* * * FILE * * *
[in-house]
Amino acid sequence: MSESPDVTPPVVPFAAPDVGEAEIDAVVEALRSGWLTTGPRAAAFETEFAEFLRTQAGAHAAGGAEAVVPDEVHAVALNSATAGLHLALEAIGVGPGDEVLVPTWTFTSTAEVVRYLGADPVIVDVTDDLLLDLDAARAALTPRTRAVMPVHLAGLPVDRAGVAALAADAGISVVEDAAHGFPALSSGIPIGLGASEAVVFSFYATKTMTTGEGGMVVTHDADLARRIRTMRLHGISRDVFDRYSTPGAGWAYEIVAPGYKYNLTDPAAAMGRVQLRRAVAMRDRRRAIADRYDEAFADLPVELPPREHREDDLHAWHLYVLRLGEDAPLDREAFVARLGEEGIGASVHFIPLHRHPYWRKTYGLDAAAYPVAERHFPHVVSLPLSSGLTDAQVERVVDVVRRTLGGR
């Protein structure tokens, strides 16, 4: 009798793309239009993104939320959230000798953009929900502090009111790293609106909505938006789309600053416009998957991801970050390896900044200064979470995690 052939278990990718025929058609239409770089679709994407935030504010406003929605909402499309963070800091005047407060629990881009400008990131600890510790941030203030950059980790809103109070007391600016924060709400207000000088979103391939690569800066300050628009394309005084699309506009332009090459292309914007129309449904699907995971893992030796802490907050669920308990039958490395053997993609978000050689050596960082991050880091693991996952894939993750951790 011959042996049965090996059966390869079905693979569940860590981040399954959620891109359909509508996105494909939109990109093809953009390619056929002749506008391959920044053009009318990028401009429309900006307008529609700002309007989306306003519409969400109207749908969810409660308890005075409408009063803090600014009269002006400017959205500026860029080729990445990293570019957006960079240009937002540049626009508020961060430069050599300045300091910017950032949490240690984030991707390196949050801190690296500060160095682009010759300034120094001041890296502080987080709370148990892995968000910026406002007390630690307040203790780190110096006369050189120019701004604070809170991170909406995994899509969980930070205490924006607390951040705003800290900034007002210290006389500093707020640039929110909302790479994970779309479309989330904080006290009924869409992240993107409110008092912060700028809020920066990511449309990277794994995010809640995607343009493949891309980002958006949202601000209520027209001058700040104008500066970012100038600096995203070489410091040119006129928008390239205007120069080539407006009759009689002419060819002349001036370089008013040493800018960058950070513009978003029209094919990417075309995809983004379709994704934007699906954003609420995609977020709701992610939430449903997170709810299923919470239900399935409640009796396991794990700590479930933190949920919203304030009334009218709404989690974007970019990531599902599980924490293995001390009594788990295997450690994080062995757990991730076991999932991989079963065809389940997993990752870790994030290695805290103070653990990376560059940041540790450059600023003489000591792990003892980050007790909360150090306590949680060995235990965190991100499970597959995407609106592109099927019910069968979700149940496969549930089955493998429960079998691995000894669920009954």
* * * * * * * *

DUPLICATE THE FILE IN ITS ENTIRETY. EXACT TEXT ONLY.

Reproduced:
[in-house]
Amino acid sequence: MSESPDVTPPVVPFAAPDVGEAEIDAVVEALRSGWLTTGPRAAAFETEFAEFLRTQAGAHAAGGAEAVVPDEVHAVALNSATAGLHLALEAIGVGPGDEVLVPTWTFTSTAEVVRYLGADPVIVDVTDDLLLDLDAARAALTPRTRAVMPVHLAGLPVDRAGVAALAADAGISVVEDAAHGFPALSSGIPIGLGASEAVVFSFYATKTMTTGEGGMVVTHDADLARRIRTMRLHGISRDVFDRYSTPGAGWAYEIVAPGYKYNLTDPAAAMGRVQLRRAVAMRDRRRAIADRYDEAFADLPVELPPREHREDDLHAWHLYVLRLGEDAPLDREAFVARLGEEGIGASVHFIPLHRHPYWRKTYGLDAAAYPVAERHFPHVVSLPLSSGLTDAQVERVVDVVRRTLGGR
């Protein structure tokens, strides 16, 4: 009798793309239009993104939320959230000798953009929900502090009111790293609106909505938006789309600053416009998957991801970050390896900044200064979470995690 052939278990990718025929058609239409770089679709994407935030504010406003929605909402499309963070800091005047407060629990881009400008990131600890510790941030203030950059980790809103109070007391600016924060709400207000000088979103391939690569800066300050628009394309005084699309506009332009090459292309914007129309449904699907995971893992030796802490907050669920308990039958490395053997993609978000050689050596960082991050880091693991996952894939993750951790 011959042996049965090996059966390869079905693979569940860590981040399954959620891109359909509508996105494909939109990109093809953009390619056929002749506008391959920044053009009318990028401009429309900006307008529609700002309007989306306003519409969400109207749908969810409660308890005075409408009063803090600014009269002006400017959205500026860029080729990445990293570019957006960079240009937002540049626009508020961060430069050599300045300091910017950032949490240690984030991707390196949050801190690296500060160095682009010759300034120094001041890296502080987080709370148990892995968000910026406002007390630690307040203790780190110096006369050189120019701004604070809170991170909406995994899509969980930070205490924006607390951040705003800290900034007002210290006389500093707020640039929110909302790479994970779309479309989330904080006290009924869409992240993107409110008092912060700028809020920066990511449309990277794994995010809640995607343009493949891309980002958006949202601000209520027209001058700040104008500066970012100038600096995203070489410091040119006129928008390239205007120069080539407006009759009689002419060819002349001036370089008013040493800018960058950070513009978003029209094919990417075309995809983004379709994704934007699906954003609420995609977020709701992610939430449903997170709810299923919470239900399935409640009796396991794990700590479930933190949920919203304030009334009218709404989690974007970019990531599902599980924490293995001390009594788990295997450690994080062995757990991730076991999932991989079963065809389940997993990752870790994030290695805290103070653990990376560059940041540790450059600023003489000591792990003892980050007790909360150090306590949680060995235990965190991100499970597959995407609106592109099927019910069968979700149940496969549930089955493998429960079998691995000894669920009954």